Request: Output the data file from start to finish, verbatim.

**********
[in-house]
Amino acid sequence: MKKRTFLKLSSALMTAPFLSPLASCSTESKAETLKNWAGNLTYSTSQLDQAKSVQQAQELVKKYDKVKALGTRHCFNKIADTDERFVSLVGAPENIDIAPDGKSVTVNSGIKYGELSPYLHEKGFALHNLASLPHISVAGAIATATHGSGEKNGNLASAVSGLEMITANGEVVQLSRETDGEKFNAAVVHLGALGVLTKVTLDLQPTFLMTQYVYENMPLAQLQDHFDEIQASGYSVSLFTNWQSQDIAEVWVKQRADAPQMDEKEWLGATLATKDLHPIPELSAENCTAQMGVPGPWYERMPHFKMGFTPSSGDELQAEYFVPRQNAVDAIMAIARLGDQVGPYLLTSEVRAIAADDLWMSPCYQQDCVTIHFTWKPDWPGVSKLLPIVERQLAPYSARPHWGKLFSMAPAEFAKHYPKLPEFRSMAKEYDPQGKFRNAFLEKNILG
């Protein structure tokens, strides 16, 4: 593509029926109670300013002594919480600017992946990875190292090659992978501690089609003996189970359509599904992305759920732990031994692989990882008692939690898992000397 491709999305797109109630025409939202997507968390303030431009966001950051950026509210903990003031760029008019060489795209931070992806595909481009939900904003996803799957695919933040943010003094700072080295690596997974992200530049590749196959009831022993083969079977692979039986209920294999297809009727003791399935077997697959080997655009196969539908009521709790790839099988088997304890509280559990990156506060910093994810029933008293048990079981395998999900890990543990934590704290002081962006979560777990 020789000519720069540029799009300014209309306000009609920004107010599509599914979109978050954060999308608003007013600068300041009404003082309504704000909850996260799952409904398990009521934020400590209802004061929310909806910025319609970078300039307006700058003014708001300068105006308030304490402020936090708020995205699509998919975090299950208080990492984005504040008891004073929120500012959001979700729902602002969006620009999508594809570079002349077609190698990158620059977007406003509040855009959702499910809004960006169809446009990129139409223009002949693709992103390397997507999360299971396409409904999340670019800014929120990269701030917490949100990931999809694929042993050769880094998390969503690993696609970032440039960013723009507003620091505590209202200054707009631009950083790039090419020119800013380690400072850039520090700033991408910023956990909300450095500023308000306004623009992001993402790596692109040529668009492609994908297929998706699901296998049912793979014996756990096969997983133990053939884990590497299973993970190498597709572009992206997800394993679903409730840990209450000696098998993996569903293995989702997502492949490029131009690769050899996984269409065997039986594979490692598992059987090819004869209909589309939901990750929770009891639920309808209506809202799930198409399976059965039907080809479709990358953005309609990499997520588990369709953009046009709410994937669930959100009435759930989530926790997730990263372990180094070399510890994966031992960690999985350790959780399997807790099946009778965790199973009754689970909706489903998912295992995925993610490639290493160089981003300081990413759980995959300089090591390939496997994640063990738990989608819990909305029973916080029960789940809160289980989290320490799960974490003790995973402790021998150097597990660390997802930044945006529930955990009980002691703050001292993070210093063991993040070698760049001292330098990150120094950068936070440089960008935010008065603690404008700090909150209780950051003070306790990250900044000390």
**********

[in-house]
Amino acid sequence: MKKRTFLKLSSALMTAPFLSPLASCSTESKAETLKNWAGNLTYSTSQLDQAKSVQQAQELVKKYDKVKALGTRHCFNKIADTDERFVSLVGAPENIDIAPDGKSVTVNSGIKYGELSPYLHEKGFALHNLASLPHISVAGAIATATHGSGEKNGNLASAVSGLEMITANGEVVQLSRETDGEKFNAAVVHLGALGVLTKVTLDLQPTFLMTQYVYENMPLAQLQDHFDEIQASGYSVSLFTNWQSQDIAEVWVKQRADAPQMDEKEWLGATLATKDLHPIPELSAENCTAQMGVPGPWYERMPHFKMGFTPSSGDELQAEYFVPRQNAVDAIMAIARLGDQVGPYLLTSEVRAIAADDLWMSPCYQQDCVTIHFTWKPDWPGVSKLLPIVERQLAPYSARPHWGKLFSMAPAEFAKHYPKLPEFRSMAKEYDPQGKFRNAFLEKNILG
């Protein structure tokens, strides 16, 4: 593509029926109670300013002594919480600017992946990875190292090659992978501690089609003996189970359509599904992305759920732990031994692989990882008692939690898992000397 491709999305797109109630025409939202997507968390303030431009966001950051950026509210903990003031760029008019060489795209931070992806595909481009939900904003996803799957695919933040943010003094700072080295690596997974992200530049590749196959009831022993083969079977692979039986209920294999297809009727003791399935077997697959080997655009196969539908009521709790790839099988088997304890509280559990990156506060910093994810029933008293048990079981395998999900890990543990934590704290002081962006979560777990 020789000519720069540029799009300014209309306000009609920004107010599509599914979109978050954060999308608003007013600068300041009404003082309504704000909850996260799952409904398990009521934020400590209802004061929310909806910025319609970078300039307006700058003014708001300068105006308030304490402020936090708020995205699509998919975090299950208080990492984005504040008891004073929120500012959001979700729902602002969006620009999508594809570079002349077609190698990158620059977007406003509040855009959702499910809004960006169809446009990129139409223009002949693709992103390397997507999360299971396409409904999340670019800014929120990269701030917490949100990931999809694929042993050769880094998390969503690993696609970032440039960013723009507003620091505590209202200054707009631009950083790039090419020119800013380690400072850039520090700033991408910023956990909300450095500023308000306004623009992001993402790596692109040529668009492609994908297929998706699901296998049912793979014996756990096969997983133990053939884990590497299973993970190498597709572009992206997800394993679903409730840990209450000696098998993996569903293995989702997502492949490029131009690769050899996984269409065997039986594979490692598992059987090819004869209909589309939901990750929770009891639920309808209506809202799930198409399976059965039907080809479709990358953005309609990499997520588990369709953009046009709410994937669930959100009435759930989530926790997730990263372990180094070399510890994966031992960690999985350790959780399997807790099946009778965790199973009754689970909706489903998912295992995925993610490639290493160089981003300081990413759980995959300089090591390939496997994640063990738990989608819990909305029973916080029960789940809160289980989290320490799960974490003790995973402790021998150097597990660390997802930044945006529930955990009980002691703050001292993070210093063991993040070698760049001292330098990150120094950068936070440089960008935010008065603690404008700090909150209780950051003070306790990250900044000390």